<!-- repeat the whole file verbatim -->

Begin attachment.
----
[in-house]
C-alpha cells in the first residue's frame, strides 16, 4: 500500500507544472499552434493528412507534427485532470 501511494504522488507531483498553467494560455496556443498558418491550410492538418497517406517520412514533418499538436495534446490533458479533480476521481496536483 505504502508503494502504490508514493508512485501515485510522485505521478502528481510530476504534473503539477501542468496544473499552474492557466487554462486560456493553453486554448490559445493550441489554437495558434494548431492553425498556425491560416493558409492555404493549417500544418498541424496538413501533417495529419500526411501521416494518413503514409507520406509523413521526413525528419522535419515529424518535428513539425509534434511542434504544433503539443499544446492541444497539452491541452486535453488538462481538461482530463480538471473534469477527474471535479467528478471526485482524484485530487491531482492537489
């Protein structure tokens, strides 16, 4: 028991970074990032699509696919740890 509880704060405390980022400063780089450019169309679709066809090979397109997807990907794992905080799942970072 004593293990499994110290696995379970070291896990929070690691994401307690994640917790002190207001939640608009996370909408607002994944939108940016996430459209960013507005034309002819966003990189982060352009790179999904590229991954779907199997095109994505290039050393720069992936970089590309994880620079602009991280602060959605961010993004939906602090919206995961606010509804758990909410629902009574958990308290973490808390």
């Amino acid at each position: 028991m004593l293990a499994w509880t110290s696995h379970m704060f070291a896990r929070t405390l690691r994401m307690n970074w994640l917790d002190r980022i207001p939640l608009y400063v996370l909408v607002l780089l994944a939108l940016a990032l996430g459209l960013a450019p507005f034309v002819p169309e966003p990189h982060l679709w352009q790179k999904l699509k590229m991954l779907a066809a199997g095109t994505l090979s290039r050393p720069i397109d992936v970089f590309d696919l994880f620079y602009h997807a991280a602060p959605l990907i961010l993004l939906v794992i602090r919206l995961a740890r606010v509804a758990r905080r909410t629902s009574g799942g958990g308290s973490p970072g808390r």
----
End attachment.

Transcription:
[in-house]
C-alpha cells in the first residue's frame, strides 16, 4: 500500500507544472499552434493528412507534427485532470 501511494504522488507531483498553467494560455496556443498558418491550410492538418497517406517520412514533418499538436495534446490533458479533480476521481496536483 505504502508503494502504490508514493508512485501515485510522485505521478502528481510530476504534473503539477501542468496544473499552474492557466487554462486560456493553453486554448490559445493550441489554437495558434494548431492553425498556425491560416493558409492555404493549417500544418498541424496538413501533417495529419500526411501521416494518413503514409507520406509523413521526413525528419522535419515529424518535428513539425509534434511542434504544433503539443499544446492541444497539452491541452486535453488538462481538461482530463480538471473534469477527474471535479467528478471526485482524484485530487491531482492537489
């Protein structure tokens, strides 16, 4: 028991970074990032699509696919740890 509880704060405390980022400063780089450019169309679709066809090979397109997807990907794992905080799942970072 004593293990499994110290696995379970070291896990929070690691994401307690994640917790002190207001939640608009996370909408607002994944939108940016996430459209960013507005034309002819966003990189982060352009790179999904590229991954779907199997095109994505290039050393720069992936970089590309994880620079602009991280602060959605961010993004939906602090919206995961606010509804758990909410629902009574958990308290973490808390």
């Amino acid at each position: 028991m004593l293990a499994w509880t110290s696995h379970m704060f070291a896990r929070t405390l690691r994401m307690n970074w994640l917790d002190r980022i207001p939640l608009y400063v996370l909408v607002l780089l994944a939108l940016a990032l996430g459209l960013a450019p507005f034309v002819p169309e966003p990189h982060l679709w352009q790179k999904l699509k590229m991954l779907a066809a199997g095109t994505l090979s290039r050393p720069i397109d992936v970089f590309d696919l994880f620079y602009h997807a991280a602060p959605l990907i961010l993004l939906v794992i602090r919206l995961a740890r606010v509804a758990r905080r909410t629902s009574g799942g958990g308290s973490p970072g808390r």